Whitmer’s FY2023 budget invests in improving access to Medicaid behavioral health and dental care
Governor Gretchen Whitmer released her FY 2023 executive budget last week. The Department of Health and Human Services (MDHHS) budget accounted for $33.4 billion gross funds including $248 million to improve access to dental services and $859 million for Medicaid caseload adjustments. The MDHHS budget accounts for 45% of the state’s overall budget.
Other highlights of Whitmer’s executive budget include behavioral and mental health structural reform, reducing racial disparities, and investments for front line workers.
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“Crucial health care funding sources remain protected in the fiscal year 2023 executive budget recommendation,” said Brian Peters, CEO of the Michigan Health and Hospital Association (MHA). “We’d like to express our gratitude toward Gov. Gretchen Whitmer and her administration for their commitment supporting rural and critical access hospitals, graduate medical education, the Healthy Michigan Plan and Michigan’s Medicaid population.”
Whitmer’s budget would streamline access to the Medicaid Dental Benefit. The proposal allocated $243.3 million towards contracts with Dental Health Plans and $4.3 million to increase the dental procedure reimbursement rate. Roughly 28% of the $248 million comes from the general fund.
These funds will go towards procuring Health Kids Dental, Health Michigan Plan Dental (HMP), and fee-for-service adult services through a single managed care contract. This is in response to the falling Medicaid dental services utilization in the state, as shown below.
The budget report said:
“The intention of establishing a new single managed care contract for Medicaid and HMP dental services is to align access and utilization of dental care for adults to the levels enjoyed by children in Healthy Kids Dental. [This chart] highlights the success of Healthy Kids Dental in driving appropriate utilization of dental service.”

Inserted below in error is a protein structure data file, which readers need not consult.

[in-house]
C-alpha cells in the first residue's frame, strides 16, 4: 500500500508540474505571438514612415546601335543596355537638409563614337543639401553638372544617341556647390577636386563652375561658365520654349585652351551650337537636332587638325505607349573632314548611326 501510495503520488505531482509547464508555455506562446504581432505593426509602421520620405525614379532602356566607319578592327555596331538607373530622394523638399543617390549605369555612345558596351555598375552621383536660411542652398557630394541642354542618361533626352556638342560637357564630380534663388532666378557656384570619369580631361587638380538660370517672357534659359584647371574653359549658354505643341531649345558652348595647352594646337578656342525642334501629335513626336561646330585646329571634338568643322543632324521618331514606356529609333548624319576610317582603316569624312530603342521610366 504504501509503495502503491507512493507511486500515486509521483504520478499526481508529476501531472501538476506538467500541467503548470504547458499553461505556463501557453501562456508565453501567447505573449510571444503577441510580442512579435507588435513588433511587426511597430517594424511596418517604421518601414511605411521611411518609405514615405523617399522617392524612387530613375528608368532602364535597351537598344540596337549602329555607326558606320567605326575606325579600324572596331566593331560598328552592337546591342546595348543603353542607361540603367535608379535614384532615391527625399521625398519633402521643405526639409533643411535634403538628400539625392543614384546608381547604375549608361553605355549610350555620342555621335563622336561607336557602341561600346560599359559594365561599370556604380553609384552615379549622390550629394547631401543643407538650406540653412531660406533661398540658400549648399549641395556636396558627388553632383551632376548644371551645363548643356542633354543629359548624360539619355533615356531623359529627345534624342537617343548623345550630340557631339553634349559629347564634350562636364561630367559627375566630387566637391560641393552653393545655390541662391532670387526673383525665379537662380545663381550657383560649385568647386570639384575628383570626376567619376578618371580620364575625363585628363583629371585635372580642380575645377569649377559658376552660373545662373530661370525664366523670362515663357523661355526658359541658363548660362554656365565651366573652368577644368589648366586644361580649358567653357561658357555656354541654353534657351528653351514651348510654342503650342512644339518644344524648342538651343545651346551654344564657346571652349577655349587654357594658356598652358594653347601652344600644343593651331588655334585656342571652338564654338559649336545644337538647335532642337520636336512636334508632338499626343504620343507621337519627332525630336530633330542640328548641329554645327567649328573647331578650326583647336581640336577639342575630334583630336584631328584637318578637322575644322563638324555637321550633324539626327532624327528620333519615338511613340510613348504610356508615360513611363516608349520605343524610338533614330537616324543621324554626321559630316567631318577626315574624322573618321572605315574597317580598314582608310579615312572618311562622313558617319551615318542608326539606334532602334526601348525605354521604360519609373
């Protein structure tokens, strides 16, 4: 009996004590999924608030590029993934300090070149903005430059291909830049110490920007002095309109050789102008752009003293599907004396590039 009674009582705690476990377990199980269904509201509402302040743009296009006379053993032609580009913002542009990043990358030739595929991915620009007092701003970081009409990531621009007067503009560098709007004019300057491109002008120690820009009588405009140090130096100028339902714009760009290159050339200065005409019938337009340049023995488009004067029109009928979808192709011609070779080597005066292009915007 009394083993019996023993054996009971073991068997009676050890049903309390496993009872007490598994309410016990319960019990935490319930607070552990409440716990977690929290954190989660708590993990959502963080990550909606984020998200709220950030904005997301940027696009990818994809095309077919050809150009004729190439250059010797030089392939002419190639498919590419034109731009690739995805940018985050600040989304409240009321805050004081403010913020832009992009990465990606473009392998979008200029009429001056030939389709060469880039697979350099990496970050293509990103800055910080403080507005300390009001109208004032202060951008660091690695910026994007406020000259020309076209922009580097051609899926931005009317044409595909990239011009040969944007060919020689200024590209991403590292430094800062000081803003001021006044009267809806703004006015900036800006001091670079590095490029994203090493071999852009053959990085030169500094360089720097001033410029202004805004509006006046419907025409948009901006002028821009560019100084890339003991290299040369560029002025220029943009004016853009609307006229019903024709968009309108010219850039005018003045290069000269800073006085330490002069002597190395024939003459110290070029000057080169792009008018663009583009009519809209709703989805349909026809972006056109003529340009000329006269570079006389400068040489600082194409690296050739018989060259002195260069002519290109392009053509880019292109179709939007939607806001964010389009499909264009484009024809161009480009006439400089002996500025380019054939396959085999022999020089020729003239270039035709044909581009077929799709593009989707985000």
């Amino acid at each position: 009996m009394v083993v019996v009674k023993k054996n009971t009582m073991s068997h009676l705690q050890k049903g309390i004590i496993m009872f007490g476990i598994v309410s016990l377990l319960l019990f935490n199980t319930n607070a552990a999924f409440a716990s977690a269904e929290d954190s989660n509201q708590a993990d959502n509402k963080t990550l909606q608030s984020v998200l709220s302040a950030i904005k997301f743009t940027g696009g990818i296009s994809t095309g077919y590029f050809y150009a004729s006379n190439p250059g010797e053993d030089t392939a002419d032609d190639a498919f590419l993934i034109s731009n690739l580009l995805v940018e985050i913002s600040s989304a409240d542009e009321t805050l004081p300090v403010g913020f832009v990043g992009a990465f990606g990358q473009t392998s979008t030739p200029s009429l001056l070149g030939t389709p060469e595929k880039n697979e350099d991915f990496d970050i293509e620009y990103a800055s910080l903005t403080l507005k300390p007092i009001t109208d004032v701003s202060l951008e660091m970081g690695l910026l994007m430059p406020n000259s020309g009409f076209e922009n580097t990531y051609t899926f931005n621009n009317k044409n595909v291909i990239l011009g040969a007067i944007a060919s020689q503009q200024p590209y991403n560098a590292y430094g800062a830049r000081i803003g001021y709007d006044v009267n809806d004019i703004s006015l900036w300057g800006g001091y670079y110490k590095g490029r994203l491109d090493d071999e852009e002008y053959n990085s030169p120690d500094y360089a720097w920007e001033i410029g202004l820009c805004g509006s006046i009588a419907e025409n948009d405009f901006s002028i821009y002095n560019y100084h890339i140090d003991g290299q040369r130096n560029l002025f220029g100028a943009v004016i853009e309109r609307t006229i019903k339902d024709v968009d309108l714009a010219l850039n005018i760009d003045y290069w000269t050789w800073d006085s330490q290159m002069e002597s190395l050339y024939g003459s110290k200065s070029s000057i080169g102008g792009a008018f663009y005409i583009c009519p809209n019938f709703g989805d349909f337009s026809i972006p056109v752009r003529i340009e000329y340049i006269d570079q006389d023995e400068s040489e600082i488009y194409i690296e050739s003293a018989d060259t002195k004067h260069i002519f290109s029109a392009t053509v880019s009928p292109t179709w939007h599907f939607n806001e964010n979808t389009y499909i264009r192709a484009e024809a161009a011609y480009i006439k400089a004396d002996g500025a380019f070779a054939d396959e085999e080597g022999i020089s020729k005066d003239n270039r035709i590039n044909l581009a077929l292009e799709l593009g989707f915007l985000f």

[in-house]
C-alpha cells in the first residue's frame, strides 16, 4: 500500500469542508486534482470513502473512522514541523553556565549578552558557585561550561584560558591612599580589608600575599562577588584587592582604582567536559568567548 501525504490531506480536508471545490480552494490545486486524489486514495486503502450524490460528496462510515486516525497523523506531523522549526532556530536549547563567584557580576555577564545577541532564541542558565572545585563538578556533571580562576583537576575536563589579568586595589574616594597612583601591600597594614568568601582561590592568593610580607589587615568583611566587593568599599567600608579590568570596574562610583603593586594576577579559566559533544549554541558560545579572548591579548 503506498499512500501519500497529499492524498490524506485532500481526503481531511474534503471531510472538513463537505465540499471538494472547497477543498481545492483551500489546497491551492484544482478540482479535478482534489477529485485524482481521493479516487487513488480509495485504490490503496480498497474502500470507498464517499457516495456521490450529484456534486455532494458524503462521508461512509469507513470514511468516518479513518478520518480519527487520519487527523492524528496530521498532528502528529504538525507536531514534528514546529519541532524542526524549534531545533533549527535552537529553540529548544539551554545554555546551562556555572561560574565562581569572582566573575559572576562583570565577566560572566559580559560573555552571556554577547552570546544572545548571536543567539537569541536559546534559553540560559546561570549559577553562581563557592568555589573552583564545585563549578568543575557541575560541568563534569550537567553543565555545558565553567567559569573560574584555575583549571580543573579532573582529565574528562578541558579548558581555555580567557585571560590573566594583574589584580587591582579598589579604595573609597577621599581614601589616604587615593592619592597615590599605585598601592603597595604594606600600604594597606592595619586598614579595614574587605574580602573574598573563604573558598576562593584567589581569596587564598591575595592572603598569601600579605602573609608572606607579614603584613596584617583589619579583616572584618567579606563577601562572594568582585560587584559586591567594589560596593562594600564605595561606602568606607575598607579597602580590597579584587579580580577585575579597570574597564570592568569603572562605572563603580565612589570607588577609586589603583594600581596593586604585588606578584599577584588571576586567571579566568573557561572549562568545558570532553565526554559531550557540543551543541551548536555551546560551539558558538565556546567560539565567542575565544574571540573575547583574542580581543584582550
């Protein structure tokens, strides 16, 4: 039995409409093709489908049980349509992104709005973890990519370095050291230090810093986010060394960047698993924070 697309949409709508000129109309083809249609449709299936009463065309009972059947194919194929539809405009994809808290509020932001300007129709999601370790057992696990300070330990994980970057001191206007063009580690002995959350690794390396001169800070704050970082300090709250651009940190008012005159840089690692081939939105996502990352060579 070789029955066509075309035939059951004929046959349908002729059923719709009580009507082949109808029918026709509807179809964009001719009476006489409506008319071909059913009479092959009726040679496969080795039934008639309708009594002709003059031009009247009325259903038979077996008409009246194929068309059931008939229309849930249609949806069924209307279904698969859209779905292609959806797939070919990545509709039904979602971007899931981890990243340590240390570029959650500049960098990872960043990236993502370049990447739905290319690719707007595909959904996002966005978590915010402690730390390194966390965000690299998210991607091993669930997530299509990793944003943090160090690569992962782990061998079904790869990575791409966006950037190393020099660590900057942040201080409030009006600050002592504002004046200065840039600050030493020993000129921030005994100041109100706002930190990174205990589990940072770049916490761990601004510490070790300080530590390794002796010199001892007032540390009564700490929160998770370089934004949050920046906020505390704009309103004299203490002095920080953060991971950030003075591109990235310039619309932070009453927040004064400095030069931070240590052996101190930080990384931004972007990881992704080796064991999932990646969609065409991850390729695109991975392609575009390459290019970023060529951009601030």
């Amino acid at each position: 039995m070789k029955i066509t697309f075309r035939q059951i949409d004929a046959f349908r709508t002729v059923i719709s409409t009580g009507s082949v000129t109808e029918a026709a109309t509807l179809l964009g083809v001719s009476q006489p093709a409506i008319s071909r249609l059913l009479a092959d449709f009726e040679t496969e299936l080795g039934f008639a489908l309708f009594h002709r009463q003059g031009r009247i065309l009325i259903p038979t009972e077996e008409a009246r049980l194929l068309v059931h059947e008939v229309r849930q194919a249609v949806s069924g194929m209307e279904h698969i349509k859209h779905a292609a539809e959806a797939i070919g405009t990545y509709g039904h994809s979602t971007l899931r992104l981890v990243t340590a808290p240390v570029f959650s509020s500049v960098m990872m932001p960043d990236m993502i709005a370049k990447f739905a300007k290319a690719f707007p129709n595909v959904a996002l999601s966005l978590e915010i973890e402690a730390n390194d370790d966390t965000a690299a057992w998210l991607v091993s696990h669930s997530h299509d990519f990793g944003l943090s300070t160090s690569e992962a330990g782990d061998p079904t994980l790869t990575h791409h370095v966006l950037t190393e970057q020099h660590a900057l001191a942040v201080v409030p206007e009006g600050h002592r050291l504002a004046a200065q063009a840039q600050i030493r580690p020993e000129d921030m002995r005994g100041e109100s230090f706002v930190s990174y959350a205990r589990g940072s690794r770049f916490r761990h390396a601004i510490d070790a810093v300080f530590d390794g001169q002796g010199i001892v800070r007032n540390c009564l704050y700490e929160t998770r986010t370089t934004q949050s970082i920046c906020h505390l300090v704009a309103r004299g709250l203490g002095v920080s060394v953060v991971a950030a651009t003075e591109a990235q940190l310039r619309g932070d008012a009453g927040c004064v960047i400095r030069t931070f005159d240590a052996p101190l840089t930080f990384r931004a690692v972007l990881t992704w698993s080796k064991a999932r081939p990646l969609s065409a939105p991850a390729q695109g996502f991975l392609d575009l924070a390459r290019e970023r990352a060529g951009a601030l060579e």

Whitmer’s budget also appropriates funds to promote mental health and behavioral health expansions. The budget appropriates $30.5 million to “purchase access to private behavioral health supports for 48 adults and 12 children.” It will provide a resource for intensive treatment—including crisis stabilization and medication—outside of traditional state inpatient facilities.
It will also allocate $325 million in one-time funding to create a new psychiatric hospital campus in the state to operate alongside Hawthorn Center and Walter Reuther State Hospital.
The budget prioritizes expansion for behavioral health capacity by allocating $16.8 million to expand behavioral health homes and opioid health homes. These funds will allow MDHHS to expand these homes into more counties and provide care coordination services for adults with serious mental and behavioral health conditions.
Reducing racial and economic disparities was allocated $20 million in the budget. This includes $10 million to create racial disparities incentive pool for Medicaid health plans, which would pay plans depending on how well they meet “department-established service and/or outcome for services including postpartum care, childhood immunizations, well child visits, etc.”
The budget also allocates $4.2 million for expansion of Centering Pregnancy sites across the state. Under this program, patients receive 10 visits with a provider team before birth. “These sites emphasize group prenatal care, support, and education to dramatically reduce racial disparities in preterm births.”
The budget also allocates $1.4 million to expand the Health Moms Health Babies program aimed at providing access to doula care for families at higher risk of poor birth outcomes.
With workforce shortages and access issues remaining a significant concern in the state, Whitmer’s budget allocates $500 million of “Hero Pay” for essential workers, which includes frontline health care workers. It also includes $150 million to behavioral health workers and $60 million for nursing home and non-direct care workers.
This is in addition to the $300 million for the health care workforce for recruitment, retention, and training that the legislature approved earlier this month.